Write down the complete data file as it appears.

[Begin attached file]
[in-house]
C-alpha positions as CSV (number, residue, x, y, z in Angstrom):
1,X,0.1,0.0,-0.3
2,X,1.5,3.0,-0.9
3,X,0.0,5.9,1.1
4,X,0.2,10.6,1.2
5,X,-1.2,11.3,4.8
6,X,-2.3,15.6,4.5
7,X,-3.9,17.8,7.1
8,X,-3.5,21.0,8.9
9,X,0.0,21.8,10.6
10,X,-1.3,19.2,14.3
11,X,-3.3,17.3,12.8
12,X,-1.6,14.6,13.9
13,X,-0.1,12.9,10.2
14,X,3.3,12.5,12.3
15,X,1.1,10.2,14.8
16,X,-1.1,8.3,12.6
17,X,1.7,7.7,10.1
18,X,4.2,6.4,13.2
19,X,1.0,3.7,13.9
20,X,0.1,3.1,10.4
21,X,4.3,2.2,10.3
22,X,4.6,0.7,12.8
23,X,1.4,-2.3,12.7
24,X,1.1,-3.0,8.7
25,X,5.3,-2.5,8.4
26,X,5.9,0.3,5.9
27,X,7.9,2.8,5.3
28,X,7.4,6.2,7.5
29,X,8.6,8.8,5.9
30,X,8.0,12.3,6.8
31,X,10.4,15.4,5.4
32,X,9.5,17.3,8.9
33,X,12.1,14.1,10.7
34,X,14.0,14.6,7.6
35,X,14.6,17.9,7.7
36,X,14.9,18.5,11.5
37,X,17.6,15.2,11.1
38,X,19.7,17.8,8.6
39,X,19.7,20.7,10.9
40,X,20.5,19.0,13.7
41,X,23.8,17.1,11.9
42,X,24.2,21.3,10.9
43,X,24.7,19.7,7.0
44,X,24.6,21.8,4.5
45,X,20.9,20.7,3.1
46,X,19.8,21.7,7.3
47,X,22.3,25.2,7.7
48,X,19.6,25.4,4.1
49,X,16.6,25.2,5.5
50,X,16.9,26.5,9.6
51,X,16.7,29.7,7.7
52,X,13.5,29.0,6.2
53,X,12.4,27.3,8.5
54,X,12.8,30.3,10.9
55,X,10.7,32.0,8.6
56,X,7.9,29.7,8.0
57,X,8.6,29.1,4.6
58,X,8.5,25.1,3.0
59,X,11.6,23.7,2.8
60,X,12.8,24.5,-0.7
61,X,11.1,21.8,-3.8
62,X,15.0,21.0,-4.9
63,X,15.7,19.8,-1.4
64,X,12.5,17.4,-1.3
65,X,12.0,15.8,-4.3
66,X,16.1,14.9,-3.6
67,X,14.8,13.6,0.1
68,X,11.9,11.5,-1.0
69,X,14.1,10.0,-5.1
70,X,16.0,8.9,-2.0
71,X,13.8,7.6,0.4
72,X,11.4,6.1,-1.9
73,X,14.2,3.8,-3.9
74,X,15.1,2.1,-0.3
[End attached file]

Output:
[in-house]
C-alpha positions as CSV (number, residue, x, y, z in Angstrom):
1,X,0.1,0.0,-0.3
2,X,1.5,3.0,-0.9
3,X,0.0,5.9,1.1
4,X,0.2,10.6,1.2
5,X,-1.2,11.3,4.8
6,X,-2.3,15.6,4.5
7,X,-3.9,17.8,7.1
8,X,-3.5,21.0,8.9
9,X,0.0,21.8,10.6
10,X,-1.3,19.2,14.3
11,X,-3.3,17.3,12.8
12,X,-1.6,14.6,13.9
13,X,-0.1,12.9,10.2
14,X,3.3,12.5,12.3
15,X,1.1,10.2,14.8
16,X,-1.1,8.3,12.6
17,X,1.7,7.7,10.1
18,X,4.2,6.4,13.2
19,X,1.0,3.7,13.9
20,X,0.1,3.1,10.4
21,X,4.3,2.2,10.3
22,X,4.6,0.7,12.8
23,X,1.4,-2.3,12.7
24,X,1.1,-3.0,8.7
25,X,5.3,-2.5,8.4
26,X,5.9,0.3,5.9
27,X,7.9,2.8,5.3
28,X,7.4,6.2,7.5
29,X,8.6,8.8,5.9
30,X,8.0,12.3,6.8
31,X,10.4,15.4,5.4
32,X,9.5,17.3,8.9
33,X,12.1,14.1,10.7
34,X,14.0,14.6,7.6
35,X,14.6,17.9,7.7
36,X,14.9,18.5,11.5
37,X,17.6,15.2,11.1
38,X,19.7,17.8,8.6
39,X,19.7,20.7,10.9
40,X,20.5,19.0,13.7
41,X,23.8,17.1,11.9
42,X,24.2,21.3,10.9
43,X,24.7,19.7,7.0
44,X,24.6,21.8,4.5
45,X,20.9,20.7,3.1
46,X,19.8,21.7,7.3
47,X,22.3,25.2,7.7
48,X,19.6,25.4,4.1
49,X,16.6,25.2,5.5
50,X,16.9,26.5,9.6
51,X,16.7,29.7,7.7
52,X,13.5,29.0,6.2
53,X,12.4,27.3,8.5
54,X,12.8,30.3,10.9
55,X,10.7,32.0,8.6
56,X,7.9,29.7,8.0
57,X,8.6,29.1,4.6
58,X,8.5,25.1,3.0
59,X,11.6,23.7,2.8
60,X,12.8,24.5,-0.7
61,X,11.1,21.8,-3.8
62,X,15.0,21.0,-4.9
63,X,15.7,19.8,-1.4
64,X,12.5,17.4,-1.3
65,X,12.0,15.8,-4.3
66,X,16.1,14.9,-3.6
67,X,14.8,13.6,0.1
68,X,11.9,11.5,-1.0
69,X,14.1,10.0,-5.1
70,X,16.0,8.9,-2.0
71,X,13.8,7.6,0.4
72,X,11.4,6.1,-1.9
73,X,14.2,3.8,-3.9
74,X,15.1,2.1,-0.3